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Argentina Is Unique - Implications for Sovereign Debt Restructurings 11 December 2013Elena Duggar, Group Credit Officer - Sovereign Risk, Moody’s Investors.

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Presentation on theme: "Argentina Is Unique - Implications for Sovereign Debt Restructurings 11 December 2013Elena Duggar, Group Credit Officer - Sovereign Risk, Moody’s Investors."— Presentation transcript:

1 Argentina Is Unique - Implications for Sovereign Debt Restructurings 11 December 2013Elena Duggar, Group Credit Officer - Sovereign Risk, Moody’s Investors Service Cato Institute Forum

2 2Cato institute – 11 December 2013 Agenda 1.Why the Case of Argentina Is Unique in the Historical Context 2.Implications for Sovereign Debt Restructurings

3 3Cato institute – 11 December 2013 Related Research Sovereign Default Research: »Sovereign Defaults Series Compendium: The Aftermath of Sovereign Defaults, October 2013Sovereign Defaults Series Compendium: The Aftermath of Sovereign Defaults, October 2013 »The Role of Holdout Creditors and CACs in Sovereign Debt Restructurings, Moody’s Special Comment, April 2013The Role of Holdout Creditors and CACs in Sovereign Debt Restructurings, Moody’s Special Comment, April 2013 »US Court Ruling on Argentina’s Debt Could Have Limited Implications for Sovereign Debt Restructurings, Moody’s Special Comment, December 2012US Court Ruling on Argentina’s Debt Could Have Limited Implications for Sovereign Debt Restructurings, Moody’s Special Comment, December 2012

4 4Cato institute – 11 December 2013 Disclaimers »The author is not an attorney, and this presentation does not offer any legal opinions or interpretations. »Neither the author nor Moody’s Investors Service advocates any particular approach or policy with respect to sovereign debt restructurings.

5 5Cato institute – 11 December 2013 Why the Case of Argentina Is Unique 1

6 6Cato institute – 11 December 2013 Main Conclusion: Recent History Shows that the Case of Argentina Is Unique - Holdout Litigation Has Not Been an Obstacle to Sovereign Debt Restructurings »The case of Argentina was the only one of the 34 modern era sovereign bond exchanges that resulted in persistent litigation »There were several unique features about Argentina’s experience: –The economic and banking crisis at the time of default were extremely severe –The losses involved in the debt exchange were large (about 70%) –The debt exchange was large and very complex –The negotiation process was contentious –The amount of holdout debt was relatively large –The litigation process was prolonged »In general, sovereign bond restructurings have been resolved quickly, without severe creditor coordination problems, and involving little litigation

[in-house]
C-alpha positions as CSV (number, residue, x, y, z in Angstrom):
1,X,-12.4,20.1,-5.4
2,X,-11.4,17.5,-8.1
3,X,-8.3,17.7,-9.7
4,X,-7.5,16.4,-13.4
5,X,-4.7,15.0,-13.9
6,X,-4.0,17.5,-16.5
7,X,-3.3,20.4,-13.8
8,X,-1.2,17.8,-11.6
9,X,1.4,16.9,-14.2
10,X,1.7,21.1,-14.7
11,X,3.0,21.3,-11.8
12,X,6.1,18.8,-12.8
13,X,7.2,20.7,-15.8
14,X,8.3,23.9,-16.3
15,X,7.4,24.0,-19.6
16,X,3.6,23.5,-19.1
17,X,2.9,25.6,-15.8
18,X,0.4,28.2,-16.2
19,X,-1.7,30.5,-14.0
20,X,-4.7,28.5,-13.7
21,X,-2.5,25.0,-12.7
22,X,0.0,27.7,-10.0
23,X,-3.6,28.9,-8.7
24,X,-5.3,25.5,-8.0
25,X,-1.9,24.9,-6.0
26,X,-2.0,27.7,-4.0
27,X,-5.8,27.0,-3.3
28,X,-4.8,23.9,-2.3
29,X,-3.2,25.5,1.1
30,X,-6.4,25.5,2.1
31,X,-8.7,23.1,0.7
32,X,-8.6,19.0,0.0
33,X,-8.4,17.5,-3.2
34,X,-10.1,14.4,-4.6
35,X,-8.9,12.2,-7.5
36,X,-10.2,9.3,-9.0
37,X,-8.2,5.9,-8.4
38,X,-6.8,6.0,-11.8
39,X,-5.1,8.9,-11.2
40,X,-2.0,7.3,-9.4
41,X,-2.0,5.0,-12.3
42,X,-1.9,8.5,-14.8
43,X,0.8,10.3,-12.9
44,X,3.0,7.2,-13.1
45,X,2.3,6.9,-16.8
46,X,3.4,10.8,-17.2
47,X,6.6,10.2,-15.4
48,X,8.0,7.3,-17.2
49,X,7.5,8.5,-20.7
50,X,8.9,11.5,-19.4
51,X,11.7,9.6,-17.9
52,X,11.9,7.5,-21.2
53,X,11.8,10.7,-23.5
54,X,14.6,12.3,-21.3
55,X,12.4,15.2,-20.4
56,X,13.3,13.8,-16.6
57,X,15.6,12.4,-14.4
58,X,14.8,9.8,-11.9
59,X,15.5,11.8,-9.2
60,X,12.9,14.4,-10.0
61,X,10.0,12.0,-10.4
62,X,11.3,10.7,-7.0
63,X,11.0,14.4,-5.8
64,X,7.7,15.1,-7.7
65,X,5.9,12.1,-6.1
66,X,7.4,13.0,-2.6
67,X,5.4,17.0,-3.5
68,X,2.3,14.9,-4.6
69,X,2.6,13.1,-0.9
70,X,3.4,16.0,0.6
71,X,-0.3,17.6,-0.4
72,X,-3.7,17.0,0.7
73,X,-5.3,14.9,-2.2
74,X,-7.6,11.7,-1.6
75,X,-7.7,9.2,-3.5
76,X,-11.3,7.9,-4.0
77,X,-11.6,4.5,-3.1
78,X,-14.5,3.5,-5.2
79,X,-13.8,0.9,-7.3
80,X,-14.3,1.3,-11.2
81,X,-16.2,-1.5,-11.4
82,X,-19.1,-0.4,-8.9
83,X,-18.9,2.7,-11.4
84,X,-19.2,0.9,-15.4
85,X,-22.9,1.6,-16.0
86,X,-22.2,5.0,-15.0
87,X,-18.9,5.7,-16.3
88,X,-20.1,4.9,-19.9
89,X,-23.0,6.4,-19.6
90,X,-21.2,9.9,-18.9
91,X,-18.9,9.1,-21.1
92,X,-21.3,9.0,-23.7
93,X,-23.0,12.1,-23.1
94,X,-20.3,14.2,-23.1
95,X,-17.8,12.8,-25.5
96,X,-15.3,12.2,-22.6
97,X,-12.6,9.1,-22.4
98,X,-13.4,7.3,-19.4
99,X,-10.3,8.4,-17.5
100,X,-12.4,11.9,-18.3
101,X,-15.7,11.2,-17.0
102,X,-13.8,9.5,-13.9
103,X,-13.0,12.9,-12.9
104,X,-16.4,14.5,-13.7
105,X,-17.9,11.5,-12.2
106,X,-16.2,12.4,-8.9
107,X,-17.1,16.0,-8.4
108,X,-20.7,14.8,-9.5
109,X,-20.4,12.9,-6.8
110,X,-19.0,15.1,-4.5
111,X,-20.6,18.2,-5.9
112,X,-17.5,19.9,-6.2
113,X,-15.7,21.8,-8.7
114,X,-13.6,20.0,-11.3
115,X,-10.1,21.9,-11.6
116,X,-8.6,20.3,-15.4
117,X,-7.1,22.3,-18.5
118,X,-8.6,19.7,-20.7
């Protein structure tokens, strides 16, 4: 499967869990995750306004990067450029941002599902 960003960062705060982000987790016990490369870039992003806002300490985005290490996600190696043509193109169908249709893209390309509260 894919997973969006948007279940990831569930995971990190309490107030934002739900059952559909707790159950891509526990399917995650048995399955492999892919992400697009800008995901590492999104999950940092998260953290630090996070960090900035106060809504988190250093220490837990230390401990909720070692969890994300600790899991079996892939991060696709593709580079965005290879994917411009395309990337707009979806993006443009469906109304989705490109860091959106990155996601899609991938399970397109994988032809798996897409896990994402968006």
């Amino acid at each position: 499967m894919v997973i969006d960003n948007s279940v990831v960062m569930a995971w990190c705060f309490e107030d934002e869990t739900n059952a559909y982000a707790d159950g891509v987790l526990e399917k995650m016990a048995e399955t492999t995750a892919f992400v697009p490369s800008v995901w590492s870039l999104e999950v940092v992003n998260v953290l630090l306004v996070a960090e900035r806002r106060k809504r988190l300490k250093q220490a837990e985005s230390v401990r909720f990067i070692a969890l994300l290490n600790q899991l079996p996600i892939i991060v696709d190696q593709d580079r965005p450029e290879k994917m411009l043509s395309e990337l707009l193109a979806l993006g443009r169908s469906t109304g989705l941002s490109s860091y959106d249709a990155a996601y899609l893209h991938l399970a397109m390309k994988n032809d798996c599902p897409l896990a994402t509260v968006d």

7 7Cato institute – 11 December 2013 Sample coverage: The 34 Sovereign Bond Exchanges Since 1997 Capturing the rise in emerging market bond finance since the late 1990s and focusing on bond restructurings, where creditor coordination problems were expected to be more pronounced. Source: Moody’s Modern Era Sovereign Bond Restructurings by Region, 1997-Q1 2013

8 8Cato institute – 11 December 2013 Extremely Severe Crisis Argentina experienced extremely severe economic, banking, debt and political crises in the period. Source: Moody’s Argentina Debt-to-GDP (%) and Exchange Rate (% change) Real GDP (% change)

9 9Cato institute – 11 December 2013 Very Large Investor Losses in the Debt Exchange Source: Moody’s Losses Suffered by Investors and Closing Time in the Debt Exchange »The 2005 Argentinean foreign debt exchange imposed losses on investors of over 70% in NPV terms »Compared to the average investor losses in sovereign debt exchanges since 1997 of 47% »From the 34 sovereign debt exchanges since 1997 only 6 exchanges imposed such large losses – Russia, Cote d’Ivoire, Argentina, the Seychelles, Ecuador, and Greece

10 10Cato institute – 11 December 2013 Complex Debt Exchange »Argentina’s debt exchange was large and very complex: –Almost US$ 80bn of debt, equivalent to over 50% of GDP –152 different bond series –Across 8 governing laws –6 different currencies –And dispersed creditor structure »The typical sovereign bond restructuring involved only a few bond series, across one or two governing laws »The average sovereign bond exchange involved US$ 16bn of debt. The only debt exchange that was larger than Argentina in terms of the amount of debt involved was Greece’s March 2012 restructuring of US$ 273bn of debt

11 11Cato institute – 11 December 2013 Unlike the Case of Argentina, the Typical Sovereign Bond Restructuring Was Resolved Relatively Quickly »On average sovereign bond restructurings closed 10 months after the government had announced its intention to restructure »And 7 months after the first offer or the start of negotiations with creditors »Only 4 exchanges took longer than an year to resolve – Dominican Republic, Russia, Argentina, and Cote d’Ivoire »Delays were related to the parallel restructuring of official sector and commercial loan debt, and the civil conflict in Cote d’Ivoire Time from First Offer to Closing of Debt Exchange Source: Moody’s

12 12Cato institute – 11 December 2013 Unlike Argentina, High Level of Participation In Sovereign Debt Restructurings Was The Norm Outcome »Creditor participation averaged 95% »All but 2 cases had 90% or higher participation rate »Moreover, 74% of exchanges had 95% or higher participation rate »In only two exchanges, holdout creditors represented more than 10% immediately after the exchange - Argentina (76% participation rate) and Dominica (72% participation rate) »However, later on, participation rates increased to 93% in Argentina and close to 100% in Dominica Participation Rates in Sovereign Bond Exchanges Source: Moody’s